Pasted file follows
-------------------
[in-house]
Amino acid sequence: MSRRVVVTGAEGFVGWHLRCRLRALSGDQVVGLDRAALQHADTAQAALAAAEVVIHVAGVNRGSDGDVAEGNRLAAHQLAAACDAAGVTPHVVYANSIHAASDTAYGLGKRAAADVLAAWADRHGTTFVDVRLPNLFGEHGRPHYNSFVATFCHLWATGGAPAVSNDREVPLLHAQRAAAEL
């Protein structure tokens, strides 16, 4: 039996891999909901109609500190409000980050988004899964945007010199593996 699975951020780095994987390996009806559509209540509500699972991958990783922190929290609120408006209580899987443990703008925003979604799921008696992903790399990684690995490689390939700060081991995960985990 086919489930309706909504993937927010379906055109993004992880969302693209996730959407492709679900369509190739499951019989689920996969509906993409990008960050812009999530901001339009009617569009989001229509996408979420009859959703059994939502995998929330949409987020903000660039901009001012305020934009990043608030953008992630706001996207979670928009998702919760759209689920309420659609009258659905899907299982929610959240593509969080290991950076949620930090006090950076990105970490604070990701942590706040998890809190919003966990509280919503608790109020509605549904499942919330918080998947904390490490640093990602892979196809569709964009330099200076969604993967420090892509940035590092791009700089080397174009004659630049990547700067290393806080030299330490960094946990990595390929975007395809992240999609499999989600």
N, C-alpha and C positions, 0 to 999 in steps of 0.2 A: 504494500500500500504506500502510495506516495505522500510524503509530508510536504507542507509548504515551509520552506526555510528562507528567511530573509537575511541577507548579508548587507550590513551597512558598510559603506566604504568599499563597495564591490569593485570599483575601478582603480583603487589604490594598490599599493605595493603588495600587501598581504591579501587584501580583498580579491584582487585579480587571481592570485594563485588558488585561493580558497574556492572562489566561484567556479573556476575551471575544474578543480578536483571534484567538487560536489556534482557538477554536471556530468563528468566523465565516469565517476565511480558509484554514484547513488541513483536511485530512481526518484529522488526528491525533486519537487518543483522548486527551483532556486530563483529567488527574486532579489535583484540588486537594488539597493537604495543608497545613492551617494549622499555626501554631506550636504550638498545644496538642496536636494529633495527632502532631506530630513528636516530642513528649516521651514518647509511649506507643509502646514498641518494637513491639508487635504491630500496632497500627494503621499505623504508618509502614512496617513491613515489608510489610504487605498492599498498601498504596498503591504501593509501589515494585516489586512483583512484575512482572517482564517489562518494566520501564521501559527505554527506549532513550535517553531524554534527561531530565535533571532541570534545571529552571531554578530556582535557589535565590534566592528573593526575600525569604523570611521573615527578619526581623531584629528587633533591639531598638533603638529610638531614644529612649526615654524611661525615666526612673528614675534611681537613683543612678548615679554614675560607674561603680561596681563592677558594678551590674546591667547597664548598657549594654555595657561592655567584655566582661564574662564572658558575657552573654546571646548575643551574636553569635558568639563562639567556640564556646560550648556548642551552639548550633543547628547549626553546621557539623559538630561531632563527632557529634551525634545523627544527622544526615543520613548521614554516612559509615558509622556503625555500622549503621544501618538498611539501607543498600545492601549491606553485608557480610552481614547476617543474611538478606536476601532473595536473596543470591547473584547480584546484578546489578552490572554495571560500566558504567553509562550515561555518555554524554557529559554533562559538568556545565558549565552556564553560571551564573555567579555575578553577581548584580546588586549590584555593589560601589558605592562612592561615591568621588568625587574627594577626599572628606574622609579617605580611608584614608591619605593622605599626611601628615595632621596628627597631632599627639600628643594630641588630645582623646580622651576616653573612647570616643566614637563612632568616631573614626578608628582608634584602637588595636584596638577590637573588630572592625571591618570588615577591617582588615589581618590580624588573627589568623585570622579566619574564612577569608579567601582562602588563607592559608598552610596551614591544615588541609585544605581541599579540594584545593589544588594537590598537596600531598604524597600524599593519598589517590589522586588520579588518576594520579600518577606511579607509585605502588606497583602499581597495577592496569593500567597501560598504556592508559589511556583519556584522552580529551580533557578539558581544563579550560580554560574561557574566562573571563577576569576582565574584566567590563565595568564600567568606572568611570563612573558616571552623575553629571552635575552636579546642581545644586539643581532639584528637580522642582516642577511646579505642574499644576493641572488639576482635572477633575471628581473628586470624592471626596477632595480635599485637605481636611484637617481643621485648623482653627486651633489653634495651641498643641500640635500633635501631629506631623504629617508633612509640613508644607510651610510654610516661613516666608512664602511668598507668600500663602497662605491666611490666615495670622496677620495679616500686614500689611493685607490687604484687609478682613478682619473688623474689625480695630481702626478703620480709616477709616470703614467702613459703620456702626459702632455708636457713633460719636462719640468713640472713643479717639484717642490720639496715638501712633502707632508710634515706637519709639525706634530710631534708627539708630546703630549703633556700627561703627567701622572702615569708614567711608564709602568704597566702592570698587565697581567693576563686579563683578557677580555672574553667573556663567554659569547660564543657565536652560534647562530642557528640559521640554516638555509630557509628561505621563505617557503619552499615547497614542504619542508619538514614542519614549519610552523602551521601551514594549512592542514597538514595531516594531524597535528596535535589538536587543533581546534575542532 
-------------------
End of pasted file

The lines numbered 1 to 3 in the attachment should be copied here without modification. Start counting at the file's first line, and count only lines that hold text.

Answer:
[in-house]
Amino acid sequence: MSRRVVVTGAEGFVGWHLRCRLRALSGDQVVGLDRAALQHADTAQAALAAAEVVIHVAGVNRGSDGDVAEGNRLAAHQLAAACDAAGVTPHVVYANSIHAASDTAYGLGKRAAADVLAAWADRHGTTFVDVRLPNLFGEHGRPHYNSFVATFCHLWATGGAPAVSNDREVPLLHAQRAAAEL
């Protein structure tokens, strides 16, 4: 039996891999909901109609500190409000980050988004899964945007010199593996 699975951020780095994987390996009806559509209540509500699972991958990783922190929290609120408006209580899987443990703008925003979604799921008696992903790399990684690995490689390939700060081991995960985990 086919489930309706909504993937927010379906055109993004992880969302693209996730959407492709679900369509190739499951019989689920996969509906993409990008960050812009999530901001339009009617569009989001229509996408979420009859959703059994939502995998929330949409987020903000660039901009001012305020934009990043608030953008992630706001996207979670928009998702919760759209689920309420659609009258659905899907299982929610959240593509969080290991950076949620930090006090950076990105970490604070990701942590706040998890809190919003966990509280919503608790109020509605549904499942919330918080998947904390490490640093990602892979196809569709964009330099200076969604993967420090892509940035590092791009700089080397174009004659630049990547700067290393806080030299330490960094946990990595390929975007395809992240999609499999989600």